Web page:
Quick Navigator

Search Site

Unix VPS
A - Starter
B - Basic
C - Preferred
D - Commercial
MPS - Dedicated
Previous VPSs
* Sign Up! *

Contact Us
Online Help
Domain Status
Man Pages

Virtual Servers

Topology Map

Server Agreement
Year 2038

USA Flag



Man Pages

Manual Reference Pages  -  PARANOID::ARGS (3)

.ds Aq ’


Paranoid::Args - Command-line argument parsing functions



$Id:,v 0.23 2012/09/24 22:43:12 acorliss Exp $


  use Paranoid::Args;

  $rv = parseArgs(\@templates, \%opts);
  $rv = parseArgs(\@templates, \%opts, \@args);

  @errors = Paranoid::Args::listErrors();


The purpose of this module is to provide simplified but validated parsing and extraction of command-line arguments (otherwise known as the contents of @ARGV). It is meant to be used in lieu of modules like <B>Getopt::StdB> and <B>Getopt::LongB>, but that does not mean that this module is functionally equivalent — it isn’t. There are things that those modules do that this doesn’t, but that’s primarily by design. My priorities are a bit different when it comes to this particular task.

The primary focus of this module is validation, with the secondary focus being preservation of context.


When validating the use of options and arguments we concern ourselves primarily the following things:
1) Is the option accompanied by the requisite arguments?
2) Was the option called with the other requisite options?
3) Was the option called without options meant only for mutually exclusive use?
4) Were any unrecognized options used?
This module also does basic sanity validation of all option templates to ensure correct usage of this module.


Simply put, preservation of context means remembering the order and grouping of associated arguments. A demonstrative example would perhaps serve better than one of my poor explanations.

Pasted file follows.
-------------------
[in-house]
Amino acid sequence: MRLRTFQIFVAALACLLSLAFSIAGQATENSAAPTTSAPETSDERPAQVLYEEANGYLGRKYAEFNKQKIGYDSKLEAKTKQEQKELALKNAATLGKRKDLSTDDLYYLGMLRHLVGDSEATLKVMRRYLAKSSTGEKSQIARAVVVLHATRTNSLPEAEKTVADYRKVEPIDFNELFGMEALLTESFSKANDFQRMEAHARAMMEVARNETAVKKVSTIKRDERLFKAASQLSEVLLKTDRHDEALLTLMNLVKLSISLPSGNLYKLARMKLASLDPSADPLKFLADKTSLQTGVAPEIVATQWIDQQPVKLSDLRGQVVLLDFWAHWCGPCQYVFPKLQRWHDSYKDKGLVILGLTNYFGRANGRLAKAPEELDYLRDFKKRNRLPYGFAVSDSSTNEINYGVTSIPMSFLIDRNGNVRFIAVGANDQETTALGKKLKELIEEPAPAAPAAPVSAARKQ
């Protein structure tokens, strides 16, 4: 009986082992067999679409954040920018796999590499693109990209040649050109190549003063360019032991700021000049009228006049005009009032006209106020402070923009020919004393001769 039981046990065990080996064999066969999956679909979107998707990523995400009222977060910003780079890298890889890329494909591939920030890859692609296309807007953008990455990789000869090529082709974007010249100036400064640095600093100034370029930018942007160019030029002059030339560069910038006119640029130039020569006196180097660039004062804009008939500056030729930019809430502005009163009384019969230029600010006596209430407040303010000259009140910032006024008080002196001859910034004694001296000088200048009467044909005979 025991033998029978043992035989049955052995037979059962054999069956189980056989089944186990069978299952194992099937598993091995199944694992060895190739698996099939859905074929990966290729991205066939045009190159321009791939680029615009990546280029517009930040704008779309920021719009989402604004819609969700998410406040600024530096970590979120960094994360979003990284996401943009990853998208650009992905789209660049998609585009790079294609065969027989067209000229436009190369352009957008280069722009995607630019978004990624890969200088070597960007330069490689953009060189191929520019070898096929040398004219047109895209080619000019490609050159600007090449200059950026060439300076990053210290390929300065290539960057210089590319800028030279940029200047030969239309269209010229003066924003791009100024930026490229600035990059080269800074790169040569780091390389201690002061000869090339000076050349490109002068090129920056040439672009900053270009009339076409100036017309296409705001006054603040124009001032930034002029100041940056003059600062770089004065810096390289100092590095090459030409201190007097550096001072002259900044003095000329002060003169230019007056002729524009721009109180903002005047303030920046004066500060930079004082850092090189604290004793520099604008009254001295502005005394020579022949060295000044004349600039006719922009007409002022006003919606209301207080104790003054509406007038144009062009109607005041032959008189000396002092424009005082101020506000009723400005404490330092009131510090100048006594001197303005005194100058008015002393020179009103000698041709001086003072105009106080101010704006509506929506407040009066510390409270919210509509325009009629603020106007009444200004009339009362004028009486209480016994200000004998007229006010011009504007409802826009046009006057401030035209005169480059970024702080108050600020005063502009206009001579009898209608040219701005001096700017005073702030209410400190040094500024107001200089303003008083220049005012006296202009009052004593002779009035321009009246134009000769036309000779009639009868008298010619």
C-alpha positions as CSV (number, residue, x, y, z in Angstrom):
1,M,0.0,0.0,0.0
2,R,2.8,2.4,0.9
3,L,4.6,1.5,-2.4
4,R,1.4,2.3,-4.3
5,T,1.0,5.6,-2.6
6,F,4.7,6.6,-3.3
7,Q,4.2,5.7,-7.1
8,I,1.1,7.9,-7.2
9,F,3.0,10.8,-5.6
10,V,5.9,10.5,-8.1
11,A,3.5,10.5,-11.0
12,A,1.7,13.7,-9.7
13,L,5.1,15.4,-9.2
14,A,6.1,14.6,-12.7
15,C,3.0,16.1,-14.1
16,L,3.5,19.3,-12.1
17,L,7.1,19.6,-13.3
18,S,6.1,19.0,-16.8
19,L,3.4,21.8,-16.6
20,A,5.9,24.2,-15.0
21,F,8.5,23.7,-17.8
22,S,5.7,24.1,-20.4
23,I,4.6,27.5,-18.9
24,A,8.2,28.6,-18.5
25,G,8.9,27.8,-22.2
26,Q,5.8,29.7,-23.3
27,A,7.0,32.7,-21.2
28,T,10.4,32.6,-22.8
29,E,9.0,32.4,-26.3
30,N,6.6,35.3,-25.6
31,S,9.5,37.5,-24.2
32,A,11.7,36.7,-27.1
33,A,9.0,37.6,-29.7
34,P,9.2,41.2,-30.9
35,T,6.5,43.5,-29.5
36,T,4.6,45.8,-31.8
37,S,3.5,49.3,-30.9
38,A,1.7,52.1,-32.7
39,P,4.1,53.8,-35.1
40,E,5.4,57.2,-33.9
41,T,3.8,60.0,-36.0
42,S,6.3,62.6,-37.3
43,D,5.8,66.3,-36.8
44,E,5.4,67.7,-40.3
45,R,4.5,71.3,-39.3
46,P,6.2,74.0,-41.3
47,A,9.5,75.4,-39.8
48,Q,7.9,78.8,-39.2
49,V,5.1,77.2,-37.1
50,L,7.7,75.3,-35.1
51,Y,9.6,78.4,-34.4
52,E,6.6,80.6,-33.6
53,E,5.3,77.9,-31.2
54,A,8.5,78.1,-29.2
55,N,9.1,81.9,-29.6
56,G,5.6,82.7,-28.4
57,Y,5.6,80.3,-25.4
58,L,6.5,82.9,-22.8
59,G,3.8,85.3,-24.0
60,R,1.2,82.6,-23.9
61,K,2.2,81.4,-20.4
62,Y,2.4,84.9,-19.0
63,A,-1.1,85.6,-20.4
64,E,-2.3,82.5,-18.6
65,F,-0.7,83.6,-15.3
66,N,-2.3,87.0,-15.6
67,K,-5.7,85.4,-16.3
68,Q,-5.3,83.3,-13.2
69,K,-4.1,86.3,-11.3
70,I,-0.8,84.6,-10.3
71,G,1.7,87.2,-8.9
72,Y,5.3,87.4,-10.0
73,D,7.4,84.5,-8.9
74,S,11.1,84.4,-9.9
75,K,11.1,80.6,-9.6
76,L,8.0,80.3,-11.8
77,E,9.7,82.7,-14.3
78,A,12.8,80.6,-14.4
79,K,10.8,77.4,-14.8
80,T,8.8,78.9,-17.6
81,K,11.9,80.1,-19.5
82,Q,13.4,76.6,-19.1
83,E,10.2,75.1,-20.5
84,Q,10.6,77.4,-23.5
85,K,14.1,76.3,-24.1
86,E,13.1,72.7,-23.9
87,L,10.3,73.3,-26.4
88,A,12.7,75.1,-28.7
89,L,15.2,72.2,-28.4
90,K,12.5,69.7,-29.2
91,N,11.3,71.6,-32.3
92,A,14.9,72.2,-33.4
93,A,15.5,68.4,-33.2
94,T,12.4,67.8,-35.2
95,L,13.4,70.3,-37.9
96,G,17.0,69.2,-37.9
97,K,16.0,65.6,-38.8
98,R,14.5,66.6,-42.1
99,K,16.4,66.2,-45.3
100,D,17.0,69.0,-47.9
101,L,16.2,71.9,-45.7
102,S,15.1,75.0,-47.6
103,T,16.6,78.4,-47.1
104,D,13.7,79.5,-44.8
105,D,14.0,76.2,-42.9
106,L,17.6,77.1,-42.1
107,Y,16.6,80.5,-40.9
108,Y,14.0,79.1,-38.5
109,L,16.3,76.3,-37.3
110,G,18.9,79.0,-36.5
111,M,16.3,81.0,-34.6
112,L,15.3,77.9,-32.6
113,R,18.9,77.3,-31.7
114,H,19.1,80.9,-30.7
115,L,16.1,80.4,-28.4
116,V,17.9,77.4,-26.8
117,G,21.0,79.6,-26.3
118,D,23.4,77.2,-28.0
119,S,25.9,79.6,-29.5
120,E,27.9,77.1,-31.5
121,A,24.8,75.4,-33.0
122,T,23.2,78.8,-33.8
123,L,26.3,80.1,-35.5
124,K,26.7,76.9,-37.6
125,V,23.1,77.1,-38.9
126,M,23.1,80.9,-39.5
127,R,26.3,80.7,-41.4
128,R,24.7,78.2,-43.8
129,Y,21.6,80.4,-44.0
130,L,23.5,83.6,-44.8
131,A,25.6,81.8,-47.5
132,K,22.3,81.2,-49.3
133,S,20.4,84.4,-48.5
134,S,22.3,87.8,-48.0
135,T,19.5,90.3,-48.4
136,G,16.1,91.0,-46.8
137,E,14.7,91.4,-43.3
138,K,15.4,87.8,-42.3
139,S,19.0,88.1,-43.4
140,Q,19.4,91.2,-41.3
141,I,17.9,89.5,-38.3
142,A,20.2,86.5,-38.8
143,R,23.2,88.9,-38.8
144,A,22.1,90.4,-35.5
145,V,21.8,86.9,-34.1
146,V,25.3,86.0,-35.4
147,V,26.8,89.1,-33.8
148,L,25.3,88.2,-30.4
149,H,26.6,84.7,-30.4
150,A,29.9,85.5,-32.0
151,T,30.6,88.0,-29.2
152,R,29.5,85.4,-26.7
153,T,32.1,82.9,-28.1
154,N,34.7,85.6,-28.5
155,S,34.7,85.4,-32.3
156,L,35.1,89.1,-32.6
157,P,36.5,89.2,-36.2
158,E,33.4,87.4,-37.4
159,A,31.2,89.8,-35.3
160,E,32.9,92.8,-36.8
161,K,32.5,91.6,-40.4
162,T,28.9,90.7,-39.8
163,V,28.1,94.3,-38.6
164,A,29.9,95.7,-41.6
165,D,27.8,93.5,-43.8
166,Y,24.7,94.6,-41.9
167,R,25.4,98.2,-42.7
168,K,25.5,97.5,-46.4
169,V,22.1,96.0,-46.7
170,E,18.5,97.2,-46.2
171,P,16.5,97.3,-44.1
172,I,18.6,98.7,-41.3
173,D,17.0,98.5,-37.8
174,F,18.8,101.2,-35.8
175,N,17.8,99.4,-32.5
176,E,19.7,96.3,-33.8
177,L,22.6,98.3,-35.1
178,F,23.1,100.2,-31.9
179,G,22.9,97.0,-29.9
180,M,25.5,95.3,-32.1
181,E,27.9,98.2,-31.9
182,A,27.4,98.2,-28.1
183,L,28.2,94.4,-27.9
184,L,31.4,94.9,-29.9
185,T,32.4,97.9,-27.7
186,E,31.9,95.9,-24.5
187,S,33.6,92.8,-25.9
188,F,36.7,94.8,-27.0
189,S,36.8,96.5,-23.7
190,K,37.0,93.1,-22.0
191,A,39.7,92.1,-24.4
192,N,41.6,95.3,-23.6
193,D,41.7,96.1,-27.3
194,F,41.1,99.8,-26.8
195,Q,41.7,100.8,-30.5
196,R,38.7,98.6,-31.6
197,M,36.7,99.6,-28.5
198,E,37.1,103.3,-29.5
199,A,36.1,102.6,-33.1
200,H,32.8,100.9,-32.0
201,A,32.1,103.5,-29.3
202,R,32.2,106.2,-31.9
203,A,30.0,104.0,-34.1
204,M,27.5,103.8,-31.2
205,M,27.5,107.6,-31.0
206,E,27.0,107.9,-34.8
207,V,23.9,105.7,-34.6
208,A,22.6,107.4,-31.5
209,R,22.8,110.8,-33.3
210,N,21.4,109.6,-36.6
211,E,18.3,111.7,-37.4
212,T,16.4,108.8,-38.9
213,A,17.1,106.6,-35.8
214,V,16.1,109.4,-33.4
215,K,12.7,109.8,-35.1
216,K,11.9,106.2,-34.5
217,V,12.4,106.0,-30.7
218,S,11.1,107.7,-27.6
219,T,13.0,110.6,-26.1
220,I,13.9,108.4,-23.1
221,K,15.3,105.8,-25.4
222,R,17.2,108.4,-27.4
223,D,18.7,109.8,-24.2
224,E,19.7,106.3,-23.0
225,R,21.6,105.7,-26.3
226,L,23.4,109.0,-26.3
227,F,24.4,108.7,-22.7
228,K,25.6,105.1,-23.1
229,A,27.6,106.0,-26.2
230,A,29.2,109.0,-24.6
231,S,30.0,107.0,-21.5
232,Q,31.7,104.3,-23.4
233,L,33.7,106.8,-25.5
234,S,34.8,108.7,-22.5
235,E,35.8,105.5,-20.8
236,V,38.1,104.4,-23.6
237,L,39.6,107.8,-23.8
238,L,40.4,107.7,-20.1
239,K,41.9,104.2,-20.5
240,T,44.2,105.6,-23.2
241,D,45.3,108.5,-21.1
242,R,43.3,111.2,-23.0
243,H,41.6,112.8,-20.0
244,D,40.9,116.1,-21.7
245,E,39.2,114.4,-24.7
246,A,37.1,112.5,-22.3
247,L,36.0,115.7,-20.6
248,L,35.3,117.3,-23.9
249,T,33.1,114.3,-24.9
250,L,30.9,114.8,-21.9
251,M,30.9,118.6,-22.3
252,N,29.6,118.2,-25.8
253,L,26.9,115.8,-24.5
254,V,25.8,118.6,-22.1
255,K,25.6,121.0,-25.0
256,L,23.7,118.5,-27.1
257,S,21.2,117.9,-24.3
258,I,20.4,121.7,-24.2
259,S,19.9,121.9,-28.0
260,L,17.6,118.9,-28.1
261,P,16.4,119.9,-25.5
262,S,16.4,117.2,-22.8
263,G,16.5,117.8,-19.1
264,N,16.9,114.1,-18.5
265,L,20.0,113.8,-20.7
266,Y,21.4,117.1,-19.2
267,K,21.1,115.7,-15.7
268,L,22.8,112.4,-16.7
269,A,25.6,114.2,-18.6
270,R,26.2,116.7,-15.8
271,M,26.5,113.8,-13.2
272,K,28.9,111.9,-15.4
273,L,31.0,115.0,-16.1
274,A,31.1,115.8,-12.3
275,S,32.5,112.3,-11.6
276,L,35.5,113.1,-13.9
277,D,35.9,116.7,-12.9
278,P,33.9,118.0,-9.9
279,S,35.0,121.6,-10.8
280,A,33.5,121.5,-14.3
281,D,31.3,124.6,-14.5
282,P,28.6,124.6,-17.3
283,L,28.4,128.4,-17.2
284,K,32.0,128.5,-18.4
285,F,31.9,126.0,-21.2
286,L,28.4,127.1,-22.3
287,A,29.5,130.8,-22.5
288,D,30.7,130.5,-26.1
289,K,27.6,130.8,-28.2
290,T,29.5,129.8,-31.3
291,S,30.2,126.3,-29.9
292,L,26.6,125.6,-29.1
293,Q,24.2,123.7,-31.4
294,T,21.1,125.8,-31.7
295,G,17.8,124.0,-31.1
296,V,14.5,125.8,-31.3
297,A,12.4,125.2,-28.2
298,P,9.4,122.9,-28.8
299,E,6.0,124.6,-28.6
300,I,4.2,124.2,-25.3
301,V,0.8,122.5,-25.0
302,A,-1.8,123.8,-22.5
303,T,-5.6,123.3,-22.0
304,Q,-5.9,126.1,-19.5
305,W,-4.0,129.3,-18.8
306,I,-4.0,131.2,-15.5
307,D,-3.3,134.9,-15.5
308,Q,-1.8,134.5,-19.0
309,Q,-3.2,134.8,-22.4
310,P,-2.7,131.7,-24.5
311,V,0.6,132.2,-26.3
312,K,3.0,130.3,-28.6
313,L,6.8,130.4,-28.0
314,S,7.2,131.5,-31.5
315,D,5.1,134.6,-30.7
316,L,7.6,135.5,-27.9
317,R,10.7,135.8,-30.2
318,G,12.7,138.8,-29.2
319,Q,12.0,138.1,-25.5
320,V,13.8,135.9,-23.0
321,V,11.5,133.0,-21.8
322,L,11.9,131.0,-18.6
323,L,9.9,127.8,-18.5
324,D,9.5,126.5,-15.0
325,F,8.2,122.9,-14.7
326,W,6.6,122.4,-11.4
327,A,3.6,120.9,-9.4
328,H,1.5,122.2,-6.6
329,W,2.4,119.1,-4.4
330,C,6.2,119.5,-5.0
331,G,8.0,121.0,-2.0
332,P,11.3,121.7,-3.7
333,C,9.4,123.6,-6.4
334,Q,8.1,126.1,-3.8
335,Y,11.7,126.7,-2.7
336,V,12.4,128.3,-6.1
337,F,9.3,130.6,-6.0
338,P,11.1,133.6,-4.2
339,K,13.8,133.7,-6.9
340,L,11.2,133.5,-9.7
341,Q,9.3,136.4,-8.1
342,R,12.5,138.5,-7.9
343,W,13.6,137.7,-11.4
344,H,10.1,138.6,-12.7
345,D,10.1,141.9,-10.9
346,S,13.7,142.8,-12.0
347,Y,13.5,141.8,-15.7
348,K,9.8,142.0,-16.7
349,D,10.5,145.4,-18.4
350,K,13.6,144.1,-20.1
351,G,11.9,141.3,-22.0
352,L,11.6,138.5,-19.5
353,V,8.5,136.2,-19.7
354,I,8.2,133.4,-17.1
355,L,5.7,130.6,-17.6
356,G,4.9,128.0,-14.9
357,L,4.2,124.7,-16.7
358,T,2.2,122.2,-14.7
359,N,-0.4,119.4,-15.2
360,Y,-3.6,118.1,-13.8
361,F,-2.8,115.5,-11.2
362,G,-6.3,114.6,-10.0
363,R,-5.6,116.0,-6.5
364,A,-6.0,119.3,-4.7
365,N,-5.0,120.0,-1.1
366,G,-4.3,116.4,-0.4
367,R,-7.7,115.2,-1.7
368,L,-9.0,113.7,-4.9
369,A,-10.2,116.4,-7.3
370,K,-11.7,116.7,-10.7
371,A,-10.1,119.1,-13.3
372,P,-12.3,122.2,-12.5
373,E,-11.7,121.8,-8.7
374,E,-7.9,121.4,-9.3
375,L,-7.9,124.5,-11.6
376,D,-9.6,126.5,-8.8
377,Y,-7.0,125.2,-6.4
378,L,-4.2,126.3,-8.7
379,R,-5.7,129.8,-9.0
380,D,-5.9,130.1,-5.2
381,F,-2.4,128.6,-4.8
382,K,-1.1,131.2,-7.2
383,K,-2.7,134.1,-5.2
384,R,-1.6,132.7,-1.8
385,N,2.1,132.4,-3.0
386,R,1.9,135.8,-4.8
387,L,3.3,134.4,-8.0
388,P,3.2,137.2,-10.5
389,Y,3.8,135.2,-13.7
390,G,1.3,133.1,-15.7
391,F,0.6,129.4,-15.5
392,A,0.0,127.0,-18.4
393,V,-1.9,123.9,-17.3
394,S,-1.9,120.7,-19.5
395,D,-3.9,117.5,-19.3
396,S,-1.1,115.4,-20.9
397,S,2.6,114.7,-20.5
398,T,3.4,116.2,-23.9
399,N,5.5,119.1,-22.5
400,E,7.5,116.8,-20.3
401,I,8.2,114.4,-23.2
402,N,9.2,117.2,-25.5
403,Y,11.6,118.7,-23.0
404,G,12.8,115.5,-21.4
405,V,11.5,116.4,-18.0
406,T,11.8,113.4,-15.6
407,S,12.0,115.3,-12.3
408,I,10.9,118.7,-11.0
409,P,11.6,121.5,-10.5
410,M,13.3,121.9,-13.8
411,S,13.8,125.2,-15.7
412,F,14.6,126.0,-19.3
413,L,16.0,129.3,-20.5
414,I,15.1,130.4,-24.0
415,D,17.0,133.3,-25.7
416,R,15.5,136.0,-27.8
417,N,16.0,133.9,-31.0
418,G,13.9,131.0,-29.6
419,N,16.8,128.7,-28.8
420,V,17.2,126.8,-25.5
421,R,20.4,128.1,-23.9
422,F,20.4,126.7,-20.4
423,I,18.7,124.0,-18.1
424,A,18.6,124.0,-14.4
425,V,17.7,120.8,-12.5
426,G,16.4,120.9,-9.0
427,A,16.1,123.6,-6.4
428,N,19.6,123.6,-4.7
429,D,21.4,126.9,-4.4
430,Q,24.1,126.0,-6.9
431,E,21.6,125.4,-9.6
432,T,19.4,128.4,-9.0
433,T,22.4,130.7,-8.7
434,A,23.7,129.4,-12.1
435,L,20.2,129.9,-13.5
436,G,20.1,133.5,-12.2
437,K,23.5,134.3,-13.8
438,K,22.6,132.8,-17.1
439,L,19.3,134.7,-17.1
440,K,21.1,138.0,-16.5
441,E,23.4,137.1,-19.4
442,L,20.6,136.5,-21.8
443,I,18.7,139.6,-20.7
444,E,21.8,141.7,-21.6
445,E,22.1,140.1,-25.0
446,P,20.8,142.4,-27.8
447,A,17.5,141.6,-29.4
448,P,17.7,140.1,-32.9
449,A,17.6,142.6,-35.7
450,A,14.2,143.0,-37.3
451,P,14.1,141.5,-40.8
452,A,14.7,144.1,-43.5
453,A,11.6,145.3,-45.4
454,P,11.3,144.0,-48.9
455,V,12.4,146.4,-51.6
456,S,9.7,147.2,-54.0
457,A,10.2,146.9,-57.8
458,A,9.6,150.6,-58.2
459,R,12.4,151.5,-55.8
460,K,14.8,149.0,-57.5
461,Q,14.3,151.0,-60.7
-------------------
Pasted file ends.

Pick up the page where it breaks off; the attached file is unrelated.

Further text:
Take the hypothetical case of tagging files. The traditional approach is to define an option that takes a single string argument and apply them to the remaining contents of @ARGV:

  ./ -t "tag1" file1 file2

This module supports that model, with the option argument template being ’$’ for that single string. But what if you wanted to apply different tags to different files with one command execution?

  ./ -t "tag1" file1 file2 -t "tag2" file3

In this case it is important to keep each group of payloads that you want to operate on separate. With this module you could instead use an argument template of ’$@’, which would return each set independently:

  %opt = (
    t => [
            [ "tag1", [ "file1", "file2" ] ],
            [ "tag2", [ "file3" ] ],

Notice that we also preserve the context between the ’$’ and the ’@’ by putting the ’@’ arguments in a sublist. With this example that could possible be considered pointless, but we also support templates like ’$$@$’ which makes this very useful. Now, instead of having to shift or pop off the encapsulating arguments they now have one permanent ordinal index. You also can now just grab the array reference for the ’@’ portion and iterate over a complete and separate list rather than having to take a splice of the complete argument array.

It’s probably just me, but I find that a little easier to track.


In keeping with my established tradition of discarding everything I have no use for this module does not support the same range of expressiveness that the <B>Getopt::*B> modules do. Nor do we support flexible modes of differing modes of expressiveness. What we do support we support unconditionally.

The following list of syntactical options are supported:
o Short option bundling (i.e., rm -rf)
o Short option counting (i.e., ssh -vvv)
o Short option argument concatenation (i.e., cut -d’ ’)
o Long option equals argument concatenation (i.e., ./configure --prefix=/usr)
o The use of ’--’ to designate all following arguments are strictly that, even if they look like options.
We don’t support the hash key/value pairs (i.e., -s foo=one bar=two) or argument type validation (<B>Getopt::*B> can validate string, integer, and floating point argument types). And while we support a short & long option we don’t support innumerable aliases in addition. In short, if it isn’t explicitly documented it isn’t supported, though it probably is in <B>Getopt::*B>.

There are a few restrictions meant to eliminate confusion:
1) Long and short argument concatenation is only allowed if the argument template is ’$’ (expecting a single argument, only).
2) Short argument concatenation is furthermore only allowed on arguments that aren’t allowed to be bundled with other short options.